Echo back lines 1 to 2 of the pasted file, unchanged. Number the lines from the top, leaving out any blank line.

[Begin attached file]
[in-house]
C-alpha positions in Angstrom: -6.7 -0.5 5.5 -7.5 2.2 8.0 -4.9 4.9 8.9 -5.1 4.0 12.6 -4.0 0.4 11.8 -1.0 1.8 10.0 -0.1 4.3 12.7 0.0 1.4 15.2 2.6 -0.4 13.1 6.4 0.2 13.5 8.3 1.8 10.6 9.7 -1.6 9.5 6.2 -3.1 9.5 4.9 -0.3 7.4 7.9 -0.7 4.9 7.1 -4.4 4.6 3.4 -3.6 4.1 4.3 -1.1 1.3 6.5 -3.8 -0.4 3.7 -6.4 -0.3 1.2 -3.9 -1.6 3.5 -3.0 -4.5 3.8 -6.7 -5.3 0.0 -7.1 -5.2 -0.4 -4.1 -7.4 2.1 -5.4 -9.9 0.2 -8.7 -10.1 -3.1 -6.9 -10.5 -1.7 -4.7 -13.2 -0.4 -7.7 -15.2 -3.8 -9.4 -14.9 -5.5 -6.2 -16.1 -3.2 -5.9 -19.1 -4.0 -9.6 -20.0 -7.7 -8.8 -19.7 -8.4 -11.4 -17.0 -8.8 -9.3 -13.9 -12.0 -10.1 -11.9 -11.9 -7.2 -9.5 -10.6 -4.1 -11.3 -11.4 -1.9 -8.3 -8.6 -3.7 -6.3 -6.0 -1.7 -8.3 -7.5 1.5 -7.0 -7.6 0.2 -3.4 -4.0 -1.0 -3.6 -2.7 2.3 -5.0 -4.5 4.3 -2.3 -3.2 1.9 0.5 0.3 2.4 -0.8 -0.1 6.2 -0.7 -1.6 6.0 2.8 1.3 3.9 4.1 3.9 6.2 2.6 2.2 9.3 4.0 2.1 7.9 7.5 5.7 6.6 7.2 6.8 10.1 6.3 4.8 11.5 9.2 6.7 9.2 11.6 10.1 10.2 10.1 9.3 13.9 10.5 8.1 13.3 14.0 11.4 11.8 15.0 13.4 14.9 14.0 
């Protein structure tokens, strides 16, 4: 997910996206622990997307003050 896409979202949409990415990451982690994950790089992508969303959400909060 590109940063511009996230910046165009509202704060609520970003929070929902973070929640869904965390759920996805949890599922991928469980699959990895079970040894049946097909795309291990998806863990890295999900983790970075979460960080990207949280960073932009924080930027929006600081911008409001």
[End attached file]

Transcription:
[in-house]
C-alpha positions in Angstrom: -6.7 -0.5 5.5 -7.5 2.2 8.0 -4.9 4.9 8.9 -5.1 4.0 12.6 -4.0 0.4 11.8 -1.0 1.8 10.0 -0.1 4.3 12.7 0.0 1.4 15.2 2.6 -0.4 13.1 6.4 0.2 13.5 8.3 1.8 10.6 9.7 -1.6 9.5 6.2 -3.1 9.5 4.9 -0.3 7.4 7.9 -0.7 4.9 7.1 -4.4 4.6 3.4 -3.6 4.1 4.3 -1.1 1.3 6.5 -3.8 -0.4 3.7 -6.4 -0.3 1.2 -3.9 -1.6 3.5 -3.0 -4.5 3.8 -6.7 -5.3 0.0 -7.1 -5.2 -0.4 -4.1 -7.4 2.1 -5.4 -9.9 0.2 -8.7 -10.1 -3.1 -6.9 -10.5 -1.7 -4.7 -13.2 -0.4 -7.7 -15.2 -3.8 -9.4 -14.9 -5.5 -6.2 -16.1 -3.2 -5.9 -19.1 -4.0 -9.6 -20.0 -7.7 -8.8 -19.7 -8.4 -11.4 -17.0 -8.8 -9.3 -13.9 -12.0 -10.1 -11.9 -11.9 -7.2 -9.5 -10.6 -4.1 -11.3 -11.4 -1.9 -8.3 -8.6 -3.7 -6.3 -6.0 -1.7 -8.3 -7.5 1.5 -7.0 -7.6 0.2 -3.4 -4.0 -1.0 -3.6 -2.7 2.3 -5.0 -4.5 4.3 -2.3 -3.2 1.9 0.5 0.3 2.4 -0.8 -0.1 6.2 -0.7 -1.6 6.0 2.8 1.3 3.9 4.1 3.9 6.2 2.6 2.2 9.3 4.0 2.1 7.9 7.5 5.7 6.6 7.2 6.8 10.1 6.3 4.8 11.5 9.2 6.7 9.2 11.6 10.1 10.2 10.1 9.3 13.9 10.5 8.1 13.3 14.0 11.4 11.8 15.0 13.4 14.9 14.0 